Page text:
Twenty-two HCPs responded to the survey with 18 involved in telehealth consultations during the study period. Of these a third were nurses. Fifty-four and 41% of HCP reported having issues with video conferencing and telephone calls, respectively. The predominant telephone-related issues were an inability to observe facial cues/body language and difficulty establishing a therapeutic relationship. In contrast, concerns about video conferencing centred on patient engagement with a ‘new’ technology and technological problems. Most HCP preferred video conferencing to telephone calls and all preferred F2F interactions to telehealth. Despite this 89% indicated a preference for ongoing service provision to combine F2F and telehealth consultations.
In Victoria, concerns around community transmission of COVID-19 in early 2020 necessitated sudden changes in healthcare provision. This included a shift away from direct patient contact to remote modes of consultation. For the Barwon Health CPC service, like many such services, this was a particularly dramatic change, as traditionally the majority of patient–clinician interactions were F2F. This change occurred almost overnight and as such meant many patients had an experience of interaction with both models of care in relative ‘real time’. This represents a point of difference with previous studies that have reported on patient and/or HCP interactions with telehealth, as these studies have tended to evaluate pre-established or specifically developed telehealth programmes.5 7
The majority of respondents felt comfortable with telehealth palliative care consultations and indicated the issues that needed to be discussed could be covered. While patients were ambivalent about their preference between telephone calls and video conferencing, HCP very much favoured the latter. This preference for video-based technologies is in keeping with previous data;1 however, a recent study from Lebanon also reported high levels of both caregiver and provider satisfaction for a home-based palliative care telehealth programme that was predominantly telephone based.5
Both groups in the current survey reported issues when undertaking telehealth consultations; however, there were differences both in the proportion of respondents who had issues and the actual issues encountered. For patients, pre-existing sensory impairments and technical and experiential issues when using the technology were the predominant problems. In contrast, HCP were concerned about the inability to observe visual cues/body language or perform a physical examination and the potential negative impact this might have on the therapeutic relationship. While these would seem legitimate worries and have been reported previously, it is interesting patients mentioned them less frequently. Explanations for this discrepancy include the likelihood that patients were grateful for any form of contact with HCP and, perhaps even more so, with contact, which eliminated potential exposure to the coronavirus. While telehealth can never replicate the important benefits that physical touch brings,15 there is evidence that patient satisfaction with therapeutic communication can be maintained via telehealth. Agha and colleagues6 in an examination of patient satisfaction with physician–patient communication within pulmonary, endocrine and rheumatology clinics found patients were equally satisfied by the physician’s ability to develop rapport and promote patient-centred communication whether in-person or via telemedicine.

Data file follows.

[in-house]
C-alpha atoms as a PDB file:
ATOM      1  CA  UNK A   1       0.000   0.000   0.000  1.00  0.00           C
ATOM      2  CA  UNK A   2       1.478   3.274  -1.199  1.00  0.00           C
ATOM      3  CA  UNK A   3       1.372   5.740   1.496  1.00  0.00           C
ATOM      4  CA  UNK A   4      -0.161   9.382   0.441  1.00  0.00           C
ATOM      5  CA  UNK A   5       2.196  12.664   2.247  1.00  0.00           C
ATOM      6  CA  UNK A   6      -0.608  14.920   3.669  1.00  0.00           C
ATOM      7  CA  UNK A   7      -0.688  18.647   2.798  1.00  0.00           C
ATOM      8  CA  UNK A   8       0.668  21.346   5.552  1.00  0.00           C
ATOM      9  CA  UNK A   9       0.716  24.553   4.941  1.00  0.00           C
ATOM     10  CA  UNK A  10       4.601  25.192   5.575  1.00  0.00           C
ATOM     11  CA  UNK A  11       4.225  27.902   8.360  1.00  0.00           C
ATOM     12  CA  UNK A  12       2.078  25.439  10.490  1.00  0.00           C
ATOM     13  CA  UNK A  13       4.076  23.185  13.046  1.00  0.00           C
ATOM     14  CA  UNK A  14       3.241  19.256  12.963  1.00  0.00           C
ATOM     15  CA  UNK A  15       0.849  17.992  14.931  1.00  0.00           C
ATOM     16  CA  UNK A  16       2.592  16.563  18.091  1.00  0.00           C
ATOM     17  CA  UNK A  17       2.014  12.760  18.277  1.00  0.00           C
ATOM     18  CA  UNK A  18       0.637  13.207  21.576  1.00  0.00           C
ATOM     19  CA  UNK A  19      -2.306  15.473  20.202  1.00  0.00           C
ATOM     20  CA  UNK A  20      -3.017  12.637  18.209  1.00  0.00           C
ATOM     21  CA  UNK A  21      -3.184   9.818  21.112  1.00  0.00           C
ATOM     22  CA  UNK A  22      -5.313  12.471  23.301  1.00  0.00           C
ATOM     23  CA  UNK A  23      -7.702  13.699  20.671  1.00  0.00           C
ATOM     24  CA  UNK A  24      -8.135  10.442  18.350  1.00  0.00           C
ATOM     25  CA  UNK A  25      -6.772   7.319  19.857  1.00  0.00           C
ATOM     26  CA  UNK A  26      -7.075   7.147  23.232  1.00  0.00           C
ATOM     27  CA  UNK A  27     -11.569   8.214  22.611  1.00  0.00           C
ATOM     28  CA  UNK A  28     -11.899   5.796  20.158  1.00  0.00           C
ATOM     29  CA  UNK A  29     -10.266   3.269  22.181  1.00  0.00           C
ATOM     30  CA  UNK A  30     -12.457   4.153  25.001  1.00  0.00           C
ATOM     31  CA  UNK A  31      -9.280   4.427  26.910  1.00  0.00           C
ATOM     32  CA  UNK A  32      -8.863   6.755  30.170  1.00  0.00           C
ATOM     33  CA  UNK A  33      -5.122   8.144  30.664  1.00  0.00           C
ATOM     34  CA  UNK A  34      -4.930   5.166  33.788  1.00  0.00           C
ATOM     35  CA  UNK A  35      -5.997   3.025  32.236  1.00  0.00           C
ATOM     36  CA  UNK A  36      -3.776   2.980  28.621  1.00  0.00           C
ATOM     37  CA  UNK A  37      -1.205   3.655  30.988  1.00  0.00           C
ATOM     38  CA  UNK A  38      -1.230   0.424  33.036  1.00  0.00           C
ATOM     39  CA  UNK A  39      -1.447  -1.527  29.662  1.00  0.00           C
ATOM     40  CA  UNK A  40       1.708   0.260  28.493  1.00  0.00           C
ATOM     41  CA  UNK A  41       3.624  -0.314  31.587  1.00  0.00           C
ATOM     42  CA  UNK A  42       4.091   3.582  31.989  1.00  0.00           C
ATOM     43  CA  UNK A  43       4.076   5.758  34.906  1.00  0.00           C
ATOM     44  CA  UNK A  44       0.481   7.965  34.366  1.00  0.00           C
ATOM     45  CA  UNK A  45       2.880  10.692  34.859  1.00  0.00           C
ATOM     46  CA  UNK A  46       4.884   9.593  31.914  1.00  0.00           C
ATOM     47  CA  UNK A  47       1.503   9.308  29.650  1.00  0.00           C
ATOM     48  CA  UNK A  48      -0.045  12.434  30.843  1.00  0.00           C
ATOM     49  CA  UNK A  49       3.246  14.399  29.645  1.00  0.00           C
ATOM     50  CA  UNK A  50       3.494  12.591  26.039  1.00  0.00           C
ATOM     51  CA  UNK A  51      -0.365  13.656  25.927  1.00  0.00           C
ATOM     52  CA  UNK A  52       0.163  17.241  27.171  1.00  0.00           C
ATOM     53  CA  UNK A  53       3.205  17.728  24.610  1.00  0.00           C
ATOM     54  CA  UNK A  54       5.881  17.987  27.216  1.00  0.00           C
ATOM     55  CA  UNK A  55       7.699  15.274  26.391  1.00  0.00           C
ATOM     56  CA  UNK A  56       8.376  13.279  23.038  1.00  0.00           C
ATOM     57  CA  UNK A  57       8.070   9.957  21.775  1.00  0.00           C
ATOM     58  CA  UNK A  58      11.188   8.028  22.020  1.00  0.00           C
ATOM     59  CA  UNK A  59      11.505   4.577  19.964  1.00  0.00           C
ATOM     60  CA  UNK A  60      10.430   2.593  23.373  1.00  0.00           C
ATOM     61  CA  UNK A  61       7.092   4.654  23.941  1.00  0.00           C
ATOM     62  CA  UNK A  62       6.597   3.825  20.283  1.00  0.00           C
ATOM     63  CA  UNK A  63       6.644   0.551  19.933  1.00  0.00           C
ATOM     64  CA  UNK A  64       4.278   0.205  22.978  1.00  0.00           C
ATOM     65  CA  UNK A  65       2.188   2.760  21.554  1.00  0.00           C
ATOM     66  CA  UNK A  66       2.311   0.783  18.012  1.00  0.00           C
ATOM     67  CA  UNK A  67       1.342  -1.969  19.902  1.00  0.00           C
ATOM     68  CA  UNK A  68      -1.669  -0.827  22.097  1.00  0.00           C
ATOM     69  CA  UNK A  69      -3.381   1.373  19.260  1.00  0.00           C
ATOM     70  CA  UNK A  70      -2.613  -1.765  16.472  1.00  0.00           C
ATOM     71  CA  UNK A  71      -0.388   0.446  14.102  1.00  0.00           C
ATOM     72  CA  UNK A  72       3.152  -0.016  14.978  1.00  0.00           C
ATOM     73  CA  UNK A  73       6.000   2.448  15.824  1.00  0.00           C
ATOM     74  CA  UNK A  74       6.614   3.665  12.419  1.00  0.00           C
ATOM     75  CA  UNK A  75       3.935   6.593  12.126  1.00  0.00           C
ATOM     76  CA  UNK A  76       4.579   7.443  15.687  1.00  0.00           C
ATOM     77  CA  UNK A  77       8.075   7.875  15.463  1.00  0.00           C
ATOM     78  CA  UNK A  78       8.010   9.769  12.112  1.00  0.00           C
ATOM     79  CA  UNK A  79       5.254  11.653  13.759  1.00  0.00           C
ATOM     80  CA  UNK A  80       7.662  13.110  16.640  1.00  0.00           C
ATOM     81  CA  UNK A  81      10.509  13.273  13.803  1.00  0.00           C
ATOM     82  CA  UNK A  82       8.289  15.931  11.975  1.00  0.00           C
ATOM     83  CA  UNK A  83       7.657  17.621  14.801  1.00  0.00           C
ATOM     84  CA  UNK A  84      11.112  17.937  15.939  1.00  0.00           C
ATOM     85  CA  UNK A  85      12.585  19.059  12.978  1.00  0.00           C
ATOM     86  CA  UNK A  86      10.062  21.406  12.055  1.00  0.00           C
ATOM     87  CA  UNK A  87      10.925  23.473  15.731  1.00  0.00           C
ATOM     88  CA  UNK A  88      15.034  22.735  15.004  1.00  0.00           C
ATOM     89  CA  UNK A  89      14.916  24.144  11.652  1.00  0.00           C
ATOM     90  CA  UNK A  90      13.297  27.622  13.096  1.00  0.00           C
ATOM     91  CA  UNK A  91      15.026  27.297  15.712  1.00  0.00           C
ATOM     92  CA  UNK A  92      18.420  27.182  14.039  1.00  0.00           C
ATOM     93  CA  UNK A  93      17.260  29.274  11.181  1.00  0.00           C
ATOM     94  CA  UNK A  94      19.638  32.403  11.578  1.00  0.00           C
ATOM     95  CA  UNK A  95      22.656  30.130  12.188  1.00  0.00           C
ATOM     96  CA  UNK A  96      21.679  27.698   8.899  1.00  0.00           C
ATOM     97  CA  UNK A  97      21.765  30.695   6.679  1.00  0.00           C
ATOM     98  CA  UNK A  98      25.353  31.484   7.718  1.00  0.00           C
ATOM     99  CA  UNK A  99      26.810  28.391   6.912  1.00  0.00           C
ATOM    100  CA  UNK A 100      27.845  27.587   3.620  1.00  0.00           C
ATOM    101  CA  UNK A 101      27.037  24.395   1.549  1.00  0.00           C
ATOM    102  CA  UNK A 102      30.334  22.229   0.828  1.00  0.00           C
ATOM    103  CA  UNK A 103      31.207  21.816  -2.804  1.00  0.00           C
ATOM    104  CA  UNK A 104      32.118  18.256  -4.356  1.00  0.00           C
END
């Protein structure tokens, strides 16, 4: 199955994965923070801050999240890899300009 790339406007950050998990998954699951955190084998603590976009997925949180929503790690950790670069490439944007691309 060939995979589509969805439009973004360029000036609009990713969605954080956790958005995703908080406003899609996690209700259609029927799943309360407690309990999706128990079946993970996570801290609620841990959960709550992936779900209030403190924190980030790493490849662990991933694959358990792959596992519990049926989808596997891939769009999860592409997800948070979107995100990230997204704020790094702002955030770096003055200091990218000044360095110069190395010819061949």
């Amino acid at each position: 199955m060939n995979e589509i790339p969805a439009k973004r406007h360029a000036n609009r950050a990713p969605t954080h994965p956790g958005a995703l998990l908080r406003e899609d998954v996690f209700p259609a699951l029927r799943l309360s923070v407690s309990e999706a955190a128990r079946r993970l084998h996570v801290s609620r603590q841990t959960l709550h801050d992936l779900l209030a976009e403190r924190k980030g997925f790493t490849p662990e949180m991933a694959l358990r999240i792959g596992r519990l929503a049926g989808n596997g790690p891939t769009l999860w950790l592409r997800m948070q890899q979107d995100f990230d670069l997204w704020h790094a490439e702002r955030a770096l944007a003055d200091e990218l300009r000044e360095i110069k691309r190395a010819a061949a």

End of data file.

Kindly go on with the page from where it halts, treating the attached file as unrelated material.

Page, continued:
There are a number of limitations to this study. It took place in a single, government-funded regional health service and; therefore, the findings may be less generalisable to metropolitan settings or jurisdictions without universal healthcare. As it was unknown at inception how things might evolve, we felt that the imperative was to quickly develop and distribute a simple and user friendly survey. This likely meant that the questionnaire, although both consumer and peer reviewed, was not able to be refined as much as may have been ideal. Due to the stressful times, the research team specifically decided patients would not be recontacted after receiving their initial survey. This meant it was not possible to assess longitudinal variations in perceptions of telehealth, which may have changed as COVID-19 continued to affect Victoria. While this study did not intend to assess clinical outcomes, this represents an important focus for future research evaluating palliative care service models that incorporate telehealth.
Adaptability is a crucial requirement for the success and sustainability of telehealth services,14 meaning patient and HCP feedback will play a crucial role in evolving models that best meet consumer and clinician needs. While both patients and HCP in the current study endorsed the incorporation of telehealth into CPC practice, when given the opportunity to expand on issues encountered, they also highlighted individual and system barriers to effective utilisation. This information has already generated service improvements including the refinement of video-conferencing user guides and the upgrading of information technology software and hardware.
When specifically asked about their favoured model of CPC service provision, the majority of both patients and HCP indicated that their preference was a model that incorporated a combination of F2F and telehealth consultations. This study is one of the first to directly ask this question and as such provides important guidance for health services when planning future CPC service models.
Contributors All authors made substantial contributions to study conception and design, and protocol development. PE and AD were involved in data collection and analysis. All authors were involved in drafting and/or revising the manuscript. All authors approved the final submitted manuscript.
Funding The project was supported by a COVID-19 Research Grant from the Western Alliance Academic Health Science Centre in Geelong, Victoria, Australia.
Competing interests None declared.
Provenance and peer review Not commissioned; externally peer reviewed.